I Want It All

OK, with a title like that, I know I’ve created some expectations. So here it is, for your enjoyment:

Now on to the real content. I’ve realized something: I am Jay Gatsby.

The Great Gatsby has been one of my favorite books for years. I first read it, like so many other Americans, in high school, in my junior year English class, and I fell in love with the lushness of F. Scott Fitzgerald’s prose, the elegiac plot, the picture-perfect depiction of the American Dream.

So I’ve read the book. I am the proud owner of a T-shirt printed with its text. I rushed to the theater when, last month, the new Baz Luhrmann version of the film came out, and I read the book again after, just to see how the two compared.

But it wasn’t til recently that I realized why, exactly, I loved The Great Gatsby — and, for all my English major-ing over the years, I have to say it wasn’t why I thought.

It was because I completely, 100% refuse to accept the ending as an ending. Because, optimist that I am, I saw the epic failure of the American Dream presented in the book as a failure, yes — but only for Gatsby. Of course I saw his personal failings; of course I saw the shallow opulence he so blindly followed after; of course I saw that what he was doing was wrong, and could never, and should never, succeed.

For him, that is. But for me? For me, it would be a completely different story.

I still believe in the American Dream. I still picture my future all in rosy hues, with me living the dream of the modern, educated woman in the post-feminist era: married, with kids, and flourishing at the top in my career. I, like so many others in my generation, have grown up being told that I could do anything I wanted, if I just tried.

And I have tried, and so far, it has seemed true. I sailed through college. I found rewarding (though unpaid) internships in my field. I landed a Fulbright scholarship. I  traveled. I  found at least a steady trickle of paid work in my field. I formed meaningful and loving relationships with some absolutely incredible people.

But the more I look around, the more discouraged I get about the future of my American Dream. I read articles like this one, which bring to my mind my college sociology professor, telling the class that women today absolutely cannot have it all — they always take a cut, either in family life or in professional life. It worried me then, but I pushed it to the side. But if, as recent studies show, even women in “liberal academia” get marginalized for having a family, how much worse must it be in the business community I hope to join?

Because, of course, I must join the business community. I am passionate about the publishing world, to begin with, and want nothing more than to join in; beyond that, though, it is equally important to me to have a career that I love as it is to be able afford to live the life of having a career and a family.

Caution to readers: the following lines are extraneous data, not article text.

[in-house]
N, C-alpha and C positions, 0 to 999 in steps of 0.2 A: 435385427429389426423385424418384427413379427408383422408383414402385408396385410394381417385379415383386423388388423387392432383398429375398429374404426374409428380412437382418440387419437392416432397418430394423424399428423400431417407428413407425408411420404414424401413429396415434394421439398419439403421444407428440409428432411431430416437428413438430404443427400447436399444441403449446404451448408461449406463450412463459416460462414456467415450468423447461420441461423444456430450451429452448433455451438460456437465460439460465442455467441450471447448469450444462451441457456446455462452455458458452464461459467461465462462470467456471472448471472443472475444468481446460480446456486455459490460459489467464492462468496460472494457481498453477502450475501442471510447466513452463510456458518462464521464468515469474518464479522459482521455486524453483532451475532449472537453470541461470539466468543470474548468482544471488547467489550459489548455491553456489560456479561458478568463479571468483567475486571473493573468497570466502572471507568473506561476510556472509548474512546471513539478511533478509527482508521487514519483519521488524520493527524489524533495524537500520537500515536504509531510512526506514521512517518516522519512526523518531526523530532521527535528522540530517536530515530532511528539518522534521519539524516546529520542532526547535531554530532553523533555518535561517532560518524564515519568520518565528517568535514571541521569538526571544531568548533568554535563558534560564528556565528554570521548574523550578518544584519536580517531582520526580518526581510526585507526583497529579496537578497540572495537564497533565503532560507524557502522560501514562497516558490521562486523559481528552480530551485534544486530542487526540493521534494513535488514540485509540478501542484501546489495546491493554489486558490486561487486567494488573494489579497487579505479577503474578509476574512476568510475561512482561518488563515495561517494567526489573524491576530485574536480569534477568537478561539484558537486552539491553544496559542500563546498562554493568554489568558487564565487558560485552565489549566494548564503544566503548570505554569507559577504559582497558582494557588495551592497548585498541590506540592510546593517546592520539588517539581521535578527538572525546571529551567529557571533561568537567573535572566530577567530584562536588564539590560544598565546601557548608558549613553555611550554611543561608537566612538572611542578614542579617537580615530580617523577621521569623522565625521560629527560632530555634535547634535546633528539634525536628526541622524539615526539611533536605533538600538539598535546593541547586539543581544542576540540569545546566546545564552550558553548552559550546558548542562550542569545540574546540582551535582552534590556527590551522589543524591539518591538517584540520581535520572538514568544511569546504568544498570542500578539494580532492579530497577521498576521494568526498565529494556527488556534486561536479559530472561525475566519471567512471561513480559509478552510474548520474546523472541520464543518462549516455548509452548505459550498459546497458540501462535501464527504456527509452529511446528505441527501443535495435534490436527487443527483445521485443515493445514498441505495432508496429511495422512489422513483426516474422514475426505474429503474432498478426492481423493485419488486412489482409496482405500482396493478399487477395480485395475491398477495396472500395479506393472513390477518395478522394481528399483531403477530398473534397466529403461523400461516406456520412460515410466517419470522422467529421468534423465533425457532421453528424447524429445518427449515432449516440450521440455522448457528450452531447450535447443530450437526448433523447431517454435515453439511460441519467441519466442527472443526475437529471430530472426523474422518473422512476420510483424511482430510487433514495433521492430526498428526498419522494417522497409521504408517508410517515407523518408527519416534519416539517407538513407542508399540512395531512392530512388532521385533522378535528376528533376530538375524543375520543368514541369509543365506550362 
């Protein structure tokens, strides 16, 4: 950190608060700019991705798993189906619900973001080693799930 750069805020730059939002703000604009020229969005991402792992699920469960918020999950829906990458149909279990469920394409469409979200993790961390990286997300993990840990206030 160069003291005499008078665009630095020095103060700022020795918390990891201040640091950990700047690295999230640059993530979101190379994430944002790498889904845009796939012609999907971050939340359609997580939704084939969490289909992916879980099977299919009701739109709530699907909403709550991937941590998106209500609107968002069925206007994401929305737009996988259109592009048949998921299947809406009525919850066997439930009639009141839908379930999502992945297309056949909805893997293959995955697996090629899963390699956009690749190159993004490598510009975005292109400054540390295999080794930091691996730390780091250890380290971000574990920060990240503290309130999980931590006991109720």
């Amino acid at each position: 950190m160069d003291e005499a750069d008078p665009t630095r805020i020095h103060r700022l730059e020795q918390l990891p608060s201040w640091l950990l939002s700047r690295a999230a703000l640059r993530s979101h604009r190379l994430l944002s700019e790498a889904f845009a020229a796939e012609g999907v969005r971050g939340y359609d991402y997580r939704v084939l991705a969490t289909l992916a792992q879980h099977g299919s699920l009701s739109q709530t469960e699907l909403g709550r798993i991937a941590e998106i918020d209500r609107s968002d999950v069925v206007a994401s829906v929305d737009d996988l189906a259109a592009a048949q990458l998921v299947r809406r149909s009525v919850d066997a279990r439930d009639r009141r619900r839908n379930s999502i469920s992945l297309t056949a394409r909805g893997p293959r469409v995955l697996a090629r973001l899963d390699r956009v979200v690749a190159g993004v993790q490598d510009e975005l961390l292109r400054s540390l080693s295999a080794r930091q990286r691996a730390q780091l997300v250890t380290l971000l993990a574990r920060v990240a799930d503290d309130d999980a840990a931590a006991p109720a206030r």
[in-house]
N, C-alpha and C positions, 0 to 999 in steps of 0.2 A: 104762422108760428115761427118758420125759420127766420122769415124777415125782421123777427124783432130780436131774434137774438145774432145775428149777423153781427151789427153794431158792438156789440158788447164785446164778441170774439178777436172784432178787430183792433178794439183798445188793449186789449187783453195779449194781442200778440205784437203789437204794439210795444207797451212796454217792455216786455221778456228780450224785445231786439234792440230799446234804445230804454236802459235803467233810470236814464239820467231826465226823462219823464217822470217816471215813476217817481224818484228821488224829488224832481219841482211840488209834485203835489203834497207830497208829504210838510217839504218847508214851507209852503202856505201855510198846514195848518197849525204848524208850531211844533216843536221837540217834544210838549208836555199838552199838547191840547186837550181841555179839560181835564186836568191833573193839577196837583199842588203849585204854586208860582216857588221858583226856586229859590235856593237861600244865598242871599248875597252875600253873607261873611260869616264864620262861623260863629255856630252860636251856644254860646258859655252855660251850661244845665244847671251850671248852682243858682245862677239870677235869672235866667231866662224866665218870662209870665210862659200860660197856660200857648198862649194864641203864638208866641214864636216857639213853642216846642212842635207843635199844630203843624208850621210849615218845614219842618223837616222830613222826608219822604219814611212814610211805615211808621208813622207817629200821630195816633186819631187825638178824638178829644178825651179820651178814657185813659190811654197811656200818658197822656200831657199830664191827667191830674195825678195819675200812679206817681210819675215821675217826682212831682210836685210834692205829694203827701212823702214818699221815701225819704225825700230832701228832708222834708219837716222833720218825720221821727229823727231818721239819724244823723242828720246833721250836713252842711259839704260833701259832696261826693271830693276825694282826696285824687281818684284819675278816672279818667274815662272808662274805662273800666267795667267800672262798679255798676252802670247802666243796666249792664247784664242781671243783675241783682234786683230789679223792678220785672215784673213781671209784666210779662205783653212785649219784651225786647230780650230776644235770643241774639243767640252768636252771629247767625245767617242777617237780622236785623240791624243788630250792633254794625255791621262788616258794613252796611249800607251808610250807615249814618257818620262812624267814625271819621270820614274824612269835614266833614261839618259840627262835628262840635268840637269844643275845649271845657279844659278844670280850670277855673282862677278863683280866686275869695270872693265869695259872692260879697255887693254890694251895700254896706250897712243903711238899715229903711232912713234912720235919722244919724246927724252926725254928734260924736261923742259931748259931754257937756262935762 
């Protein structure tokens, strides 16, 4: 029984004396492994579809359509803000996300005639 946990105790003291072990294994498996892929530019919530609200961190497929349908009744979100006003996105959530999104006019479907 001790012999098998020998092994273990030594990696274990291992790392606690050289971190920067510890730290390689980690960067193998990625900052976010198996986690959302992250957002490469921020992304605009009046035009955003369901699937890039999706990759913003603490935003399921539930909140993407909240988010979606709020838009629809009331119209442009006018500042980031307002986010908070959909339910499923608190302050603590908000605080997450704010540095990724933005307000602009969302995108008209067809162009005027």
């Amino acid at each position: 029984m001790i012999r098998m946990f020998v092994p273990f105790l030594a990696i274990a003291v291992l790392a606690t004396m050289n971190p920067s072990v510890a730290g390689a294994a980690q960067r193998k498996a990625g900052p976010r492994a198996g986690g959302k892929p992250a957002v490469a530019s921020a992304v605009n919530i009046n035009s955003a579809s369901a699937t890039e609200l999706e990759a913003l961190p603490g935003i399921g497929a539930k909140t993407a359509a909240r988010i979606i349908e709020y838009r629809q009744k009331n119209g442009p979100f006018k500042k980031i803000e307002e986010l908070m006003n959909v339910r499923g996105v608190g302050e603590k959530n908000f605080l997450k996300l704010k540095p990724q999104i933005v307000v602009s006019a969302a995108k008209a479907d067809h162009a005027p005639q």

And being able to afford it is the trick: to have it all in today’s society, it’s generally accepted that traditional domestic roles will be, at least in part, hired out to others. Nannies will help with the kids; gardeners will help with the yard work; housecleaners will help with the chores; restaurants will help with the meals. I don’t want to be affluent for affluence’s sake; I want to be affluent so I can have a family as well as a career. As Nancy Folbre put it in her recent article in The New York Times:

Affluent couples are more likely to marry than other Americans, perhaps because they don’t need to renegotiate gender roles; they can purchase substitutes for wives’ traditional domestic work in the form of restaurant meals, child care and cleaning services.

The stakes, for women, are high. The choice is this: Have an incredible career which can support your desire for a family, or forget the idea of a career altogether. All or nothing. No pressure.

This is, I’ve realized, is one of the reasons I love Seattle so deeply: It shows me what my life could look like, if I get it right. I have spent the majority of my time in this city in some of its richest neighborhoods, working as a nanny, providing one of the many services that make it possible for the women here to have everything.

Here I see the rebuttal to the claim that women can’t have everything; here I see women who are succeeding in their careers and in their family. As a nanny, I have seen what a household looks like where both spouses have careers they enjoy and that pay well; I have even had the privilege of seeing families who manage to do that without sacrificing their children’s wellbeing. I’ve seen those who make it into that exclusive club; I’ve seen that it is possible for a woman to have it all.

And I want in. That is my Daisy Buchanon, with money in its voice, ever beckoning me on to an imaginary future. But will it be imaginary? Or will I make it in; find that elusive job that will allow me to work in an industry I love and succeed, even as I, eventually, have a family, too?

Am I as blind as Jay Gatsby, chasing an illusion that can never be caught? Or will I, as I have always chosen to believe, succeed in my pursuit?

Can the American Dream be caught? Is it possible, in today’s society, for a woman to have it all? It is; I have seen it — but will it be possible for me?

These are unanswerable questions, I know. The only way to answer them is to stride forward, pursuing my dreams in the best way I know how — and hope there is no Nick Carraway lurking around the corner, ready to document my hopeless chase.

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